Monthly Archives: March 2015

The Demands (or not) of Fundraising

We have had several high school students at Bethany Lutheran Church who were involved in one thing or another, and as a result had to do annual fundraising. It reminds me of the fundraising I had to do in my high school career for my extracurricular activities of choice. I’m afraid my neighbors and relatives may have learned to associate my call with a request for more money. It was just another a chore for me, but my parents probably felt the constant cycle of fundraising more acutely than I did.

Fundraising Thermometer

You’ve seen these before, right?

A Christian elementary school also has a constant need for funding. There are salaries to pay, supplies and utilities to provide, and facility maintenance. Beyond that, if the school is in a growth mode, it will require funding for expansion and promotion. Many private schools meet funding needs partly by requiring all students and their families to be involved in fundraising. The system works, and where it’s especially successful, the tuition rate can be lower.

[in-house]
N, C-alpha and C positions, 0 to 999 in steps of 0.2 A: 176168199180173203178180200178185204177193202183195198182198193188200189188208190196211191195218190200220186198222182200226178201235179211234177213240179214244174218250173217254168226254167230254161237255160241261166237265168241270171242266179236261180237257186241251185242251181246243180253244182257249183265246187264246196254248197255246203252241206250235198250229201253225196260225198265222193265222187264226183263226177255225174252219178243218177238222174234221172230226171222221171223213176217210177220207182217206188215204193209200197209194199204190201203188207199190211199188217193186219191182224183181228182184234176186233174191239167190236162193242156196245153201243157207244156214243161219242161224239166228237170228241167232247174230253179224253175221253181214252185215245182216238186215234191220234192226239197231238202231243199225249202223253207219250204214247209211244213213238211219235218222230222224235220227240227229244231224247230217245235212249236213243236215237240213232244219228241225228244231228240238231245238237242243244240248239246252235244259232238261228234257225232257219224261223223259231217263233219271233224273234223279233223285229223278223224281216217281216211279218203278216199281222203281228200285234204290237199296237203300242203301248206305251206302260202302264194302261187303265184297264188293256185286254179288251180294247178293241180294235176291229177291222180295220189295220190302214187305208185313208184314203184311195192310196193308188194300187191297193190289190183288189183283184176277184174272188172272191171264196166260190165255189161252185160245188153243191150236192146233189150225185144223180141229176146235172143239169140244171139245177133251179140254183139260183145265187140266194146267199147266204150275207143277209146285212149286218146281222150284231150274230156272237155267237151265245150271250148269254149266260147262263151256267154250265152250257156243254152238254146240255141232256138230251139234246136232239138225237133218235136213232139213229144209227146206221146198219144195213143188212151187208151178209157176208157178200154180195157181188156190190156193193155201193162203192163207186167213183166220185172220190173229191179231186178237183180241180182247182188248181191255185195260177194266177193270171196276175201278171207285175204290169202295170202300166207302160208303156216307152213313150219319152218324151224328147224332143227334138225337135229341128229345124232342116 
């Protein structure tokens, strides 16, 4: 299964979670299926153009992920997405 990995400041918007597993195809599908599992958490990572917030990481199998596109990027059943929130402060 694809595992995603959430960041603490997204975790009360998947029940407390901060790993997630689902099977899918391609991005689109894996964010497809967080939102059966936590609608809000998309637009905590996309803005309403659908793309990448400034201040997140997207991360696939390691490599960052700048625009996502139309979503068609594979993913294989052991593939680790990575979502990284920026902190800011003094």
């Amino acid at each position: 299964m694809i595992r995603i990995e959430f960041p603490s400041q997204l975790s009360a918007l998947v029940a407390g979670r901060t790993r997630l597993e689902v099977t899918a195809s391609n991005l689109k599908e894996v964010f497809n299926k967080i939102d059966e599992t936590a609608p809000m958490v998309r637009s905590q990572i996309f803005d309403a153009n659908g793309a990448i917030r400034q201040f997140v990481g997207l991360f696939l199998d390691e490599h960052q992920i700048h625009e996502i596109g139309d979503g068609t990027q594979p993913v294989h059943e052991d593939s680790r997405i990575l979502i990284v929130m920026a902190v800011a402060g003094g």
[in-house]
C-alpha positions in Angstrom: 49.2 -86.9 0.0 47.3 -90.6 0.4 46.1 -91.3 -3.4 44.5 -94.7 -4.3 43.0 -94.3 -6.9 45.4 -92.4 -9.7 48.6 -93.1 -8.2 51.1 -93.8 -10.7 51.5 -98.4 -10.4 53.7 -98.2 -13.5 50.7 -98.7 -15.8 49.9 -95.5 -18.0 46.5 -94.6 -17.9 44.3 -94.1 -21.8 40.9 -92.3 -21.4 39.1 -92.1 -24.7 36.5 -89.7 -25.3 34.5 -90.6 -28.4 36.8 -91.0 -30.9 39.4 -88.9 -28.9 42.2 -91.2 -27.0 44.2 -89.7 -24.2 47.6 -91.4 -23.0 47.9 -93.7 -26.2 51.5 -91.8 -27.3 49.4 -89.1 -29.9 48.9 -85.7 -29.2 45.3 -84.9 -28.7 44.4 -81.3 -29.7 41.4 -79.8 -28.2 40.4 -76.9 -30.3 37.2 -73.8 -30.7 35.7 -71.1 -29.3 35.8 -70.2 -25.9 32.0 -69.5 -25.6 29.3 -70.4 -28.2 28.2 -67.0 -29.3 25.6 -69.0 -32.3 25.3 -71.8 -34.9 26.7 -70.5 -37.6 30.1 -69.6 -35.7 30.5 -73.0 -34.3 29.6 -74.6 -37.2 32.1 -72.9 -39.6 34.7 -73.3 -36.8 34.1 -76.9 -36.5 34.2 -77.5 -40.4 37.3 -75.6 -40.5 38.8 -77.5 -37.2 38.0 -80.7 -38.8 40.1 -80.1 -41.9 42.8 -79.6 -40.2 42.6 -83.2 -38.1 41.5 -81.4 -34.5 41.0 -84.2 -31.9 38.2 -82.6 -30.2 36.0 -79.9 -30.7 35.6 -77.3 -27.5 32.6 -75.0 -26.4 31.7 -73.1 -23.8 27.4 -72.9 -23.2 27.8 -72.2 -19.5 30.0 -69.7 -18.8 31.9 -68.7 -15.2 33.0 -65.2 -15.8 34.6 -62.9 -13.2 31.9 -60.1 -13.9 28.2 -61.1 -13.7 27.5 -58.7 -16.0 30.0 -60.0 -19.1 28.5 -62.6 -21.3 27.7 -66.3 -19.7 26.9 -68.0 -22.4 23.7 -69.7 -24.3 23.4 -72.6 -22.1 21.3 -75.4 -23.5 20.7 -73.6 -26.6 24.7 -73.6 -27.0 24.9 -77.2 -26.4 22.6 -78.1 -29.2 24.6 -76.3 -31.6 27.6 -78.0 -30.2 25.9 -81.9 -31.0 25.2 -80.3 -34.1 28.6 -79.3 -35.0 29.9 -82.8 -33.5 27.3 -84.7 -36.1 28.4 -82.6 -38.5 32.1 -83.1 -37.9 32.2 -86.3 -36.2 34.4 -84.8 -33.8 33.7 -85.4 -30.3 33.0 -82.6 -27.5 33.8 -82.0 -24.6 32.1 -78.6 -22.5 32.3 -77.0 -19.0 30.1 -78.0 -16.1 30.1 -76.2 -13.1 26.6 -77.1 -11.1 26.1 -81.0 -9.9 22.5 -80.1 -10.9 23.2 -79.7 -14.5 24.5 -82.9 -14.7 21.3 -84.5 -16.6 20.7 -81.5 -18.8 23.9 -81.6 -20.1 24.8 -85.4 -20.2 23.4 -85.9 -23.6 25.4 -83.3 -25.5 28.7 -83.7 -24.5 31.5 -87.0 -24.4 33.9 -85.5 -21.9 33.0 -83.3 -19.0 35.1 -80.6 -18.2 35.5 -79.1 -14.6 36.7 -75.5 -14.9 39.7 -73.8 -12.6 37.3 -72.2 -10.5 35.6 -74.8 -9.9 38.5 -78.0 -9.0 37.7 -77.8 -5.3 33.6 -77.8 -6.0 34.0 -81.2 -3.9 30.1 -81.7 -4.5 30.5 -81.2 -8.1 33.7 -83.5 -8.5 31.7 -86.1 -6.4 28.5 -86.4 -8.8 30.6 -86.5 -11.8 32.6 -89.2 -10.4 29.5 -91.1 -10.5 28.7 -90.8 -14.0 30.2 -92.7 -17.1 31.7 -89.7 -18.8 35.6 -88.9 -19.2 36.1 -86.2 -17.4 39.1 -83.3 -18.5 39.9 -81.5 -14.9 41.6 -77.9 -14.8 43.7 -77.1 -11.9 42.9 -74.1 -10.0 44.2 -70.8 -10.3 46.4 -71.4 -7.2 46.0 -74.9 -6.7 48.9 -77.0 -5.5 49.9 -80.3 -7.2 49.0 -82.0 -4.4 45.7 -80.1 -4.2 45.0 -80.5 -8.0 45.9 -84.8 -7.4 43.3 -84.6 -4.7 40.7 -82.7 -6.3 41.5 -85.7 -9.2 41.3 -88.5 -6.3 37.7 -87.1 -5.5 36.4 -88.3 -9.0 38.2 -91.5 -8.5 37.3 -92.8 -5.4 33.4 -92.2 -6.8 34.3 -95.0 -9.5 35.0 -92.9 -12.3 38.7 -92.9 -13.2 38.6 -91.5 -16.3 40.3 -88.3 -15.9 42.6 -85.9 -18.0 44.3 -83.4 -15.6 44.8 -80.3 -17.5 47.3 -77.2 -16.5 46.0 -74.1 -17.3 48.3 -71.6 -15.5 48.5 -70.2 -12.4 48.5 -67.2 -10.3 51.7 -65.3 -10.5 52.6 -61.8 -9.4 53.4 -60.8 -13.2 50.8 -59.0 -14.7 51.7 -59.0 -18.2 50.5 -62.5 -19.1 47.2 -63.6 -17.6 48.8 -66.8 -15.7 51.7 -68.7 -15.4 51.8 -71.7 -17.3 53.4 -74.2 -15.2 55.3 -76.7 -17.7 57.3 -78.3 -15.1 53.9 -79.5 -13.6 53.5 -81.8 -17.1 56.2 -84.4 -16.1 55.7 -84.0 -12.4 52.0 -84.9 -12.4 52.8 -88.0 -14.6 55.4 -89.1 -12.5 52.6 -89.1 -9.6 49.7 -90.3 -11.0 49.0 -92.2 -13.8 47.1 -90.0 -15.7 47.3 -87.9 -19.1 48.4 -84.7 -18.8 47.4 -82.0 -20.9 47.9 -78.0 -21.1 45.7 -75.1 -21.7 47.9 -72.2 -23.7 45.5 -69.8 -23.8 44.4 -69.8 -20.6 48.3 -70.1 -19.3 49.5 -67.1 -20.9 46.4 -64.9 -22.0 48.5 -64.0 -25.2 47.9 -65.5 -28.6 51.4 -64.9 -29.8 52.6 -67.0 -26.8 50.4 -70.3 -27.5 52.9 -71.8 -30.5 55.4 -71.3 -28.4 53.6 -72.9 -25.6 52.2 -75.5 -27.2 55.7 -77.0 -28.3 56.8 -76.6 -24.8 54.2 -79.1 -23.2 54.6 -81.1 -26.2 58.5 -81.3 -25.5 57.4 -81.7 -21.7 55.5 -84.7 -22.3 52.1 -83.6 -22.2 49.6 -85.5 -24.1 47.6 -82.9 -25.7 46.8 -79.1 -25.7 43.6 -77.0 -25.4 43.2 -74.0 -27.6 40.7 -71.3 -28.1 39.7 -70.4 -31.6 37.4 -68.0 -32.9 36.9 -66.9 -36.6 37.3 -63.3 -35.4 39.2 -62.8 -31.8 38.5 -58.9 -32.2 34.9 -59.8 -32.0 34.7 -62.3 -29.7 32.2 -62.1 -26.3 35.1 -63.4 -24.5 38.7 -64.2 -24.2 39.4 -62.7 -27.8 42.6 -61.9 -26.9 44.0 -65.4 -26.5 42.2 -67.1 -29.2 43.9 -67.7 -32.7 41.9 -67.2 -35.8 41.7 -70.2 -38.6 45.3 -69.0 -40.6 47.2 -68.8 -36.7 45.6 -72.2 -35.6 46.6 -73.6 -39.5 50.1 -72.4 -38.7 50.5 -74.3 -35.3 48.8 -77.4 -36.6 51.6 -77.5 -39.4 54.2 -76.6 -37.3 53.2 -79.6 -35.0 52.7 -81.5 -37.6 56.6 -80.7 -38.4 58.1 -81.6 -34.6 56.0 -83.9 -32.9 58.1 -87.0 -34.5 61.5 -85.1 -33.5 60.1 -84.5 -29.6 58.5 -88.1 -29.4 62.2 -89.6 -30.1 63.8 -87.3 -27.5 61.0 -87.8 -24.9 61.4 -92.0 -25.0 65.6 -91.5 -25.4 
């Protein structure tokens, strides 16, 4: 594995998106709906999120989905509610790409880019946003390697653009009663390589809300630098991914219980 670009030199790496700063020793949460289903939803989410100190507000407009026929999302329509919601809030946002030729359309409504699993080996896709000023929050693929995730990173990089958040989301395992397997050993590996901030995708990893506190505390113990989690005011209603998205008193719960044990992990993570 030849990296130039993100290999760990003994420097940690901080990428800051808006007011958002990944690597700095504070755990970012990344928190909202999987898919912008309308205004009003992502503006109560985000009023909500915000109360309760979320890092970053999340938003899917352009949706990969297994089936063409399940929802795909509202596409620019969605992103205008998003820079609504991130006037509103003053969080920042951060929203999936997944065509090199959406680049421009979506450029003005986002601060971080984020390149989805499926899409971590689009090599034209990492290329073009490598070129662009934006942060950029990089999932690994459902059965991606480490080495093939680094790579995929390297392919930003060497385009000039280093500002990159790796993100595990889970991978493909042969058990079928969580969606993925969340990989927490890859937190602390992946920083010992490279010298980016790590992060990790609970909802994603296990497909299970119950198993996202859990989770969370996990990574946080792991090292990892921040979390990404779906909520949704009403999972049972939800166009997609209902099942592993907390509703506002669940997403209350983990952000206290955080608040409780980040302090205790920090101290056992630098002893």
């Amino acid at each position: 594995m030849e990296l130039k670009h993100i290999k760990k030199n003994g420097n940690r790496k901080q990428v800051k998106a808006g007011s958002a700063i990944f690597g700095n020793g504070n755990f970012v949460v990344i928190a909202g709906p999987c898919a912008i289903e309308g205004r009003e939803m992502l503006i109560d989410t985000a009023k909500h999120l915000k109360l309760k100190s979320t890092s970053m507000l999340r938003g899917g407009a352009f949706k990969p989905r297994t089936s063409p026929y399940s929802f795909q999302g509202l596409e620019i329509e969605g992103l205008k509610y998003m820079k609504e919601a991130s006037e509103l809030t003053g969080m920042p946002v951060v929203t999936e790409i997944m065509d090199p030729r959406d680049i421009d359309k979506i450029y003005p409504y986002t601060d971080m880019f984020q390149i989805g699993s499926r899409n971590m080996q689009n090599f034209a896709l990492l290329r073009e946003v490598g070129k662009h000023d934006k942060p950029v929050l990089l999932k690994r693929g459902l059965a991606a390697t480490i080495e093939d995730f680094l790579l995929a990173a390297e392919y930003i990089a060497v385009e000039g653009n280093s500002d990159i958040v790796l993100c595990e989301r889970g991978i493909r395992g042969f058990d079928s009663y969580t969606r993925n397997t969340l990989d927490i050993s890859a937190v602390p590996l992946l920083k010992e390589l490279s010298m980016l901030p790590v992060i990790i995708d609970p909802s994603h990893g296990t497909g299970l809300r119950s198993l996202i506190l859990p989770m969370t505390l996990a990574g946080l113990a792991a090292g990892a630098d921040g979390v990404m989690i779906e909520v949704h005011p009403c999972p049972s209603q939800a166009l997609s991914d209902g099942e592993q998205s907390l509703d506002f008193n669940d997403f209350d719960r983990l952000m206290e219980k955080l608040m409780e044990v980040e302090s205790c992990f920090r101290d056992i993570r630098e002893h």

Over the last year, as Columbia Lutheran School transitioned from a plan into a reality, I’ve spoken to several parents and prospective parents with strong thoughts about fundraising. Almost all of them are opposed to mandatory fundraising, because of the strong-armed demands on the family’s time. They don’t necessarily have a problem in principle with the idea of fundraising, only with mandatory participation in fundraising. They want to be able to say “no, not this time,” without paying a penalty to make up the difference.

There’s another problem with mandatory fundraising to support ongoing operational school expenses. It gives a false impression about the cost of school operation, and about the amount contributed by parents. It artificially reduces the billed tuition to a point where it no longer reflects the actual expenses of the school. The tuition seems to be lower, but when families factor their time, inconvenience, and donations (or even penalties) contributed through the fundraising program, the cost of the school may be even higher than if they had simply paid an actual-cost tuition. Mandatory fundraising tends to hide the true cost.